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Anomaly detection in healthcare data is an enabling technology for the detection of overpayment and fraud. In this talk, we demonstrate how to use PageRank with Hadoop and SociaLite (a distributed query language for large-scale graph analysis) to identify anomalies in healthcare payment information. We demonstrate a variant of PageRank applied to graph data generated from the Medicare-B dataset for anomaly detection, and show real anomalies discovered in the dataset.

Gandalf Hernandez Gandalf Hernandez on


Spotify joined forces with The Echo Nest this spring. The Echo Nest specializes in, among other things, knowing as much as possible about individual songs. For example, they can figure out the tempo and key of a song, if it is acoustic or electric, if it is instrumental or has vocals, if it is a live recording, and so on. Very exciting stuff!

During the past couple of months The Echo Nest has been running their audio analyzer over a big portion of the tracks in our catalog, uploading the resulting analysis files to an S3 bucket for storage.

As we integrate The Echo Nest into Spotify, we want to start making use of the analysis output within the main Spotify pipelines.

My problem is that I have data for 35 million tracks sitting in 35 million individual files, totaling 15-20TB, in an S3 bucket that we need to get into our Hadoop cluster, which is the starting point for most of our pipelines.

Naive solution

One option is to just set up a script to copy each of the 35 million tracks into Hadoop as individual files.

No, that is too many files. There is no reason to burden the Hadoop namenodes with that many new items. It is also unlikely that we will want to only process one file at a time, so there is again no reason for them to sit in individual files. There is a high likelihood of eye rolling if we proceed down this path.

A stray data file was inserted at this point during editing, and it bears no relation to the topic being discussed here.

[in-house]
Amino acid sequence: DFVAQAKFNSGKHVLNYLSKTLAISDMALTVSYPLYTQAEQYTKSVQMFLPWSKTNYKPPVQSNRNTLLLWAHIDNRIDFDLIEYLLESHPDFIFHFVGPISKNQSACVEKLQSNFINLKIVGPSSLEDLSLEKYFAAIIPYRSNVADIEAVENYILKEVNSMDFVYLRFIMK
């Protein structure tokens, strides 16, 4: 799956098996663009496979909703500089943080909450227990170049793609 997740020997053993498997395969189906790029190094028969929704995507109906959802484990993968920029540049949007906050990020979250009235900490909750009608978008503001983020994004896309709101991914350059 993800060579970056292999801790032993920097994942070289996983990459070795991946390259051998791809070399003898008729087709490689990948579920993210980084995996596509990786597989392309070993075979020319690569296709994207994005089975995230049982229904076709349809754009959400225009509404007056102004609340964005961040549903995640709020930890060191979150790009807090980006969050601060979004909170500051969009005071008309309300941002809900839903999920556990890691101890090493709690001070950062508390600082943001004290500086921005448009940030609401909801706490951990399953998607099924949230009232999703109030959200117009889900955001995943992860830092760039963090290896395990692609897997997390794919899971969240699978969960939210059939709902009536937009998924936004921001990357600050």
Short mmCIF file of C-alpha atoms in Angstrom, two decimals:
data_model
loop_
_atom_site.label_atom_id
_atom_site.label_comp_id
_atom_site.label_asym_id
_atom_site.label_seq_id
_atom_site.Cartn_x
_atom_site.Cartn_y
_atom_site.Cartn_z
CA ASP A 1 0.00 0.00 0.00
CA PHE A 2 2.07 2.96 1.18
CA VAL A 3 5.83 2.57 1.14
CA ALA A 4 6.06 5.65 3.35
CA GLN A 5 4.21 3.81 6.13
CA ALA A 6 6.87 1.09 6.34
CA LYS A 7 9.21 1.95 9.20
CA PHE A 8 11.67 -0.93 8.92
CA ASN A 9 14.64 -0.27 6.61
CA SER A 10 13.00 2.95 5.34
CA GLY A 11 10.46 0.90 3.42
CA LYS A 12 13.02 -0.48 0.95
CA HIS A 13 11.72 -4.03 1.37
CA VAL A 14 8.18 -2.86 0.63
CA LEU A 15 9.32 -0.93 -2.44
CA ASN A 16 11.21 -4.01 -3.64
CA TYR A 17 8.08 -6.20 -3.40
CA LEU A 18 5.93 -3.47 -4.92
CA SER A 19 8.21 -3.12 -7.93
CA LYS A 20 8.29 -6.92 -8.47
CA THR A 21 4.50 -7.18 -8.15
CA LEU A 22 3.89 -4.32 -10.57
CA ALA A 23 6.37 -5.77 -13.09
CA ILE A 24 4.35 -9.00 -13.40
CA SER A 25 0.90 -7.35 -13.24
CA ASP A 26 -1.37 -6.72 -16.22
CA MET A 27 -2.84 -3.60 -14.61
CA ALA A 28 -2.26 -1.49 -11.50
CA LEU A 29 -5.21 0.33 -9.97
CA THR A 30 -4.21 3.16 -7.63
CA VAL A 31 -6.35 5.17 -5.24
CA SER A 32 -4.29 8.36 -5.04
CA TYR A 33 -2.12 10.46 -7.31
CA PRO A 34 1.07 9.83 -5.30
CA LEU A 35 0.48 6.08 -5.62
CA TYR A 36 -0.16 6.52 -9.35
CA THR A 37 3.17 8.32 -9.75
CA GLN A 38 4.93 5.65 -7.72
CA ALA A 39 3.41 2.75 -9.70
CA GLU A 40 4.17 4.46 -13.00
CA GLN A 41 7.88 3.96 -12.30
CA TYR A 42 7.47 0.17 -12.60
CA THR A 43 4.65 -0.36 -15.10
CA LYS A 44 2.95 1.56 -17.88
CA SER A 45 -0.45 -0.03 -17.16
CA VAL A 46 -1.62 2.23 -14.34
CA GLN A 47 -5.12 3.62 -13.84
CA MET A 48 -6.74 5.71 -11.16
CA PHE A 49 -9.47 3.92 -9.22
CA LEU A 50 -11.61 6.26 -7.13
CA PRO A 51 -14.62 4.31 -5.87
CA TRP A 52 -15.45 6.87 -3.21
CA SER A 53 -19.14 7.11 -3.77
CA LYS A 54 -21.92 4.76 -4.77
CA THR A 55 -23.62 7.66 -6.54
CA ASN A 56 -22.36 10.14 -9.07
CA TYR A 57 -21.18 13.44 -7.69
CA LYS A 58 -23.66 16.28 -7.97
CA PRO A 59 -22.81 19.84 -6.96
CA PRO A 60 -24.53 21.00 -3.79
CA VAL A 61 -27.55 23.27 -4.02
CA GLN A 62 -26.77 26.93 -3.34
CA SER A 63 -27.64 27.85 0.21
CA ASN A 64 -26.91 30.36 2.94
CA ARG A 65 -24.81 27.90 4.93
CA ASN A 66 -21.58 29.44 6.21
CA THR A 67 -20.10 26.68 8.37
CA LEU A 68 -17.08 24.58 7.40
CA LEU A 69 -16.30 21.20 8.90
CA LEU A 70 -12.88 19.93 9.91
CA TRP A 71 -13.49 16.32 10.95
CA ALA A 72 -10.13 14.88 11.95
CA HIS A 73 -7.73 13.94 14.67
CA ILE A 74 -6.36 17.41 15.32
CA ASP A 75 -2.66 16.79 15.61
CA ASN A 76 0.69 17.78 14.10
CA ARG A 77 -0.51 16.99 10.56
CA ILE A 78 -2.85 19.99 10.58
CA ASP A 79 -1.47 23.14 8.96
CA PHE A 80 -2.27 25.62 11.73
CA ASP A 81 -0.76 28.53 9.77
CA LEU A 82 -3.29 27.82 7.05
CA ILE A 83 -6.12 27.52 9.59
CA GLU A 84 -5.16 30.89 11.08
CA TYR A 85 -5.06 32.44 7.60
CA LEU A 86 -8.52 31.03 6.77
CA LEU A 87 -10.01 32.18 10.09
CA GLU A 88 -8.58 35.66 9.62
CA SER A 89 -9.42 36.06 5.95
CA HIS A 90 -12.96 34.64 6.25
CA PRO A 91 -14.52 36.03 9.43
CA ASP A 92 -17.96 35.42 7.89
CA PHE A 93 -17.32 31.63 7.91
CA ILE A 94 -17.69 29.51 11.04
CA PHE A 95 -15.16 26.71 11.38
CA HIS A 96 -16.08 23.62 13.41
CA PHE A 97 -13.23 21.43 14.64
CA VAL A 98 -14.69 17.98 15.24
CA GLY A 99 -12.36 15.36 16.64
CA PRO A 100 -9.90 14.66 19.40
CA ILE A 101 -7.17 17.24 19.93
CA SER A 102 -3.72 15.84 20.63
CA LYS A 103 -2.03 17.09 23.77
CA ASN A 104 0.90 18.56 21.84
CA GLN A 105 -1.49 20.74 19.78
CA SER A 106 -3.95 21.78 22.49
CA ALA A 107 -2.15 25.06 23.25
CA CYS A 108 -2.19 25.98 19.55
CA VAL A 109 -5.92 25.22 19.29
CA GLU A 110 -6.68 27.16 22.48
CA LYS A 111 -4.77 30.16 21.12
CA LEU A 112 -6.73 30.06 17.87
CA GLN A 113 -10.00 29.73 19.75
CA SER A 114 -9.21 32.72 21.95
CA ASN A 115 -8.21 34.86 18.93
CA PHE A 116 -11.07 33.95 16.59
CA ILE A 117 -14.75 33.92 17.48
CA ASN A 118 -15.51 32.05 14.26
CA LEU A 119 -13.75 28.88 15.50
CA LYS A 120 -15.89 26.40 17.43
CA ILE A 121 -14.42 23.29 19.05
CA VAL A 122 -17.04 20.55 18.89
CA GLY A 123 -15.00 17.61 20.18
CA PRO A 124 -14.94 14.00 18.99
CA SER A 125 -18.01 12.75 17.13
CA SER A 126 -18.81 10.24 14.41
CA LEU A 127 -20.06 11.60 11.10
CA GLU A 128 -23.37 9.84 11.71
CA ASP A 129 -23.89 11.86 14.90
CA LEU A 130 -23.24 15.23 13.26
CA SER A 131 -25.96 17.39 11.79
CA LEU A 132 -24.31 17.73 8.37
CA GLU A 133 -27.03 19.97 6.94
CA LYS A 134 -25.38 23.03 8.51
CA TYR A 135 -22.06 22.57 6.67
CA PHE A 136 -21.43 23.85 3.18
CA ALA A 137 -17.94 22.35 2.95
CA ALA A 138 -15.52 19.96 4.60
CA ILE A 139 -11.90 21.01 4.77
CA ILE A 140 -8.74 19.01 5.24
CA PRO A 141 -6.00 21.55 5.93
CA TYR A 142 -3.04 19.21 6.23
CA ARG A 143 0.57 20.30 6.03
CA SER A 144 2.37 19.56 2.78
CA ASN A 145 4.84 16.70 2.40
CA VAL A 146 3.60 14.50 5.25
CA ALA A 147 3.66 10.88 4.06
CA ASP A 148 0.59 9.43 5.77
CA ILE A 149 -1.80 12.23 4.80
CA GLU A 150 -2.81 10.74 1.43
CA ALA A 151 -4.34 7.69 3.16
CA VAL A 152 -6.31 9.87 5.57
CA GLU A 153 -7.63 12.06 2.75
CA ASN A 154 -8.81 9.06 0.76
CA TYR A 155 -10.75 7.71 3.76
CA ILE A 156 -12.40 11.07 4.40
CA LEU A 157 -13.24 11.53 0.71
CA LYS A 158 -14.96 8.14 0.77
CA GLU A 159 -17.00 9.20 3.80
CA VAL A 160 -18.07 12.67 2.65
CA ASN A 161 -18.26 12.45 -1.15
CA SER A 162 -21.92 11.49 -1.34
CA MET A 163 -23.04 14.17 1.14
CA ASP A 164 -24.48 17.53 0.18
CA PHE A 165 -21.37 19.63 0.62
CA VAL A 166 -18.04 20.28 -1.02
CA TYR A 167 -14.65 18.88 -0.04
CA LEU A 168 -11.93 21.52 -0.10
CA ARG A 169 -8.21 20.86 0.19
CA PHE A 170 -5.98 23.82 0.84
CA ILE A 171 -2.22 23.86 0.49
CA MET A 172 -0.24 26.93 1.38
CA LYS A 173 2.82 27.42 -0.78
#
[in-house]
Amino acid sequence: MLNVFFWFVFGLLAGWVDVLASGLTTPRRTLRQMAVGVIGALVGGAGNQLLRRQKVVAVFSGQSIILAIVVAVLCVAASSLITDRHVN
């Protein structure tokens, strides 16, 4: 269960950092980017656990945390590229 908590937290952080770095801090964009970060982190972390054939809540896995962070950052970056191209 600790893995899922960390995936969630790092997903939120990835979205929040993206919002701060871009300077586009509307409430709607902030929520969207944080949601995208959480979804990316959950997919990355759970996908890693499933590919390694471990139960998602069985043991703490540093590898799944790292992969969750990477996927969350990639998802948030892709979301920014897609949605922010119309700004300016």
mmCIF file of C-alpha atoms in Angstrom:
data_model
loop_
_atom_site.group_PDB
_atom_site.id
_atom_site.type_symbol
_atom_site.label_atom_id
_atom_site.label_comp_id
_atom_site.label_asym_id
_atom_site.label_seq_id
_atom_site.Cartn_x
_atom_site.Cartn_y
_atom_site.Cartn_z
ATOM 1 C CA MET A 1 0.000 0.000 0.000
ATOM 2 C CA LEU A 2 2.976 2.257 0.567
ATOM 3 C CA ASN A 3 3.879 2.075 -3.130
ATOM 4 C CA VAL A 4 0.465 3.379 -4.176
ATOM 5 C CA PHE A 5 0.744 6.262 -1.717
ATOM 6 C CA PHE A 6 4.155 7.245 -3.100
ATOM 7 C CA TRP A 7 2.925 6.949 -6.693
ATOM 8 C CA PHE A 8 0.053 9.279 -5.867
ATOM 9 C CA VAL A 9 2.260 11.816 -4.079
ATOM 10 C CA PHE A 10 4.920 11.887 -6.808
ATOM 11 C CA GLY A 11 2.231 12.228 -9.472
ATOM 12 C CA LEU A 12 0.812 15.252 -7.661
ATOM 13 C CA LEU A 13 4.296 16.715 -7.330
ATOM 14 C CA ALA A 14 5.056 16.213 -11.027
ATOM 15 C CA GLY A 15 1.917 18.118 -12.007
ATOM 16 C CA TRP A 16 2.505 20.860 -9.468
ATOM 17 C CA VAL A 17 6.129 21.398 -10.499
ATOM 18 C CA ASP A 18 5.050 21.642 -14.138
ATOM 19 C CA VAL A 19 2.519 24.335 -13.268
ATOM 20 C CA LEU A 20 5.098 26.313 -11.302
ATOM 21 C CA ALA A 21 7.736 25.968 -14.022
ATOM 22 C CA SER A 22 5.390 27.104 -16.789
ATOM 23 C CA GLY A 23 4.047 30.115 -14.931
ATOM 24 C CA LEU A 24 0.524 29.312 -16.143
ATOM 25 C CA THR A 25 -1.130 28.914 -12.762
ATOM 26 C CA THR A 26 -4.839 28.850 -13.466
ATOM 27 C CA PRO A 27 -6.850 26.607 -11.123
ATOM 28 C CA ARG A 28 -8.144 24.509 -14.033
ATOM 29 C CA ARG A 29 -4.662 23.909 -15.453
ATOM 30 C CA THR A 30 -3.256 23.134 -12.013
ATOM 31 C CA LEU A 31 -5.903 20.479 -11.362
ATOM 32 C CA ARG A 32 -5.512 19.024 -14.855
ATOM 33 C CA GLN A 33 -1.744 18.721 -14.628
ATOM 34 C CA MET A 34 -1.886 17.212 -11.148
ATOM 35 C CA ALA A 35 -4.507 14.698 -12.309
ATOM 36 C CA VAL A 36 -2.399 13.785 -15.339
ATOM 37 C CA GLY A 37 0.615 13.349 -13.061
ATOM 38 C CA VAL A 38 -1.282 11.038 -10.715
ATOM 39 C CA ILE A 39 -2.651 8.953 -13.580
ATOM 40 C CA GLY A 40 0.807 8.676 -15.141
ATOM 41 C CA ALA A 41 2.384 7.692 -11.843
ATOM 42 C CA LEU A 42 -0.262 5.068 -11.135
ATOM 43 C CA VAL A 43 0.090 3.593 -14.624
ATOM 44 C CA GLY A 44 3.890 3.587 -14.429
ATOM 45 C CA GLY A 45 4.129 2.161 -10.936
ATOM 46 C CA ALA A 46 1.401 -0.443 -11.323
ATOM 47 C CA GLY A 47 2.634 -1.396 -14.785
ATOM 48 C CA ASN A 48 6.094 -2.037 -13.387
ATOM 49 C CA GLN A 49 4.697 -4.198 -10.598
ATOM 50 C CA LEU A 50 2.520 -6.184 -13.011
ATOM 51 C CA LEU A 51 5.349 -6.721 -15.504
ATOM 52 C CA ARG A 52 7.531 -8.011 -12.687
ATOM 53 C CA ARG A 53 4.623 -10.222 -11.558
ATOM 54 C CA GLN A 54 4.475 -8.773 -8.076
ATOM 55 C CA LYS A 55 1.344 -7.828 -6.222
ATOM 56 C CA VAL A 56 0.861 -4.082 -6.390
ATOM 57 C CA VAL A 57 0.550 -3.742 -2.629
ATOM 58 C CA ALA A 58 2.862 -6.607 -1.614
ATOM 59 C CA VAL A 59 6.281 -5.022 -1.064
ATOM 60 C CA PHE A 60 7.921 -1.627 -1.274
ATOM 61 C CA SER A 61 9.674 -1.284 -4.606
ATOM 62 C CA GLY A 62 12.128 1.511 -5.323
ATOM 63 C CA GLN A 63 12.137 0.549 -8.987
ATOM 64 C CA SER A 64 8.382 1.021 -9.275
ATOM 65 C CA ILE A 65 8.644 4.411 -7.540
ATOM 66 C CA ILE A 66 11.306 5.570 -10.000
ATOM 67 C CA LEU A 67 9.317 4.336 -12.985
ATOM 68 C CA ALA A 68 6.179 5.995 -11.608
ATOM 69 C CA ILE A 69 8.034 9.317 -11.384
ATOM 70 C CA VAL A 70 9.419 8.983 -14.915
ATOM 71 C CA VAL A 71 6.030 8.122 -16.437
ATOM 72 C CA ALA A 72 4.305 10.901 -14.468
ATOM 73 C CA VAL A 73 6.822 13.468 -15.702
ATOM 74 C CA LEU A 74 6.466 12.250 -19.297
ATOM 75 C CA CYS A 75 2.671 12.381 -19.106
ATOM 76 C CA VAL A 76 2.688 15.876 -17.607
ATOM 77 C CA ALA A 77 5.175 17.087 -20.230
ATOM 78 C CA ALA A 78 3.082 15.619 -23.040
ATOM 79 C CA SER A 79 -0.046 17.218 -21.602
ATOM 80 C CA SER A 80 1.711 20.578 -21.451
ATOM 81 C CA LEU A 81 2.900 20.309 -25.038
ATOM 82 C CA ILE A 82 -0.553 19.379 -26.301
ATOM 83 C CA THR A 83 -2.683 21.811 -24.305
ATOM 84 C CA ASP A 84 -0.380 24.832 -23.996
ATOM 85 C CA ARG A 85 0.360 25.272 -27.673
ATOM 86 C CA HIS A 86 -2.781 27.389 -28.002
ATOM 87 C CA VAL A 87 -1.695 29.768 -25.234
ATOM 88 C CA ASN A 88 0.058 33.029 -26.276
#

Probably also not an acceptable solution (source)


Most of our data in Hadoop is stored in Avro format with one entity per line, so that is a good starting point. We are lacking a list of what Spotify songs are in the S3 bucket, and the bucket has other data too, so we cannot blindly download everything. But what we can do is:

  •   Take the latest internal list of all tracks we have at Spotify (which we call metadata dumps) and

  •   Check if the song exists in the S3 bucket, since we have the mapping from Spotify ID to S3 key and then

  •   Download the Echo Nest analysis of the song and

  •   Write out a line with the Spotify track ID followed by the analysis data

This simple algorithm looks very much like a map-only job using a metadata dump as the input. But there are a few considerations before we kick this off.


Our Hadoop infrastructure is critical since it is the end point for logging from all our backend services - including data used for financial reporting. 20 TB of data is not much for internal processing in the Hadoop cluster, but we normally do not pull this much data in from outside sources. After talking to some of our infrastructure teams, we got the all clear to start testing.

At this point we had no idea of how long this would take. After initial testing to see that the overall idea was sound by pulling down a few thousand files, we decided to break up the download into twenty pieces. That way if a job fails catastrophically with no usable output we would not have to restart from the beginning. A quick visit to Amazon’s website, using retail pricing, led to an estimate that the total download costs could top $1,000. That is enough money that it would be embarrassing to fail and have to completely start over again.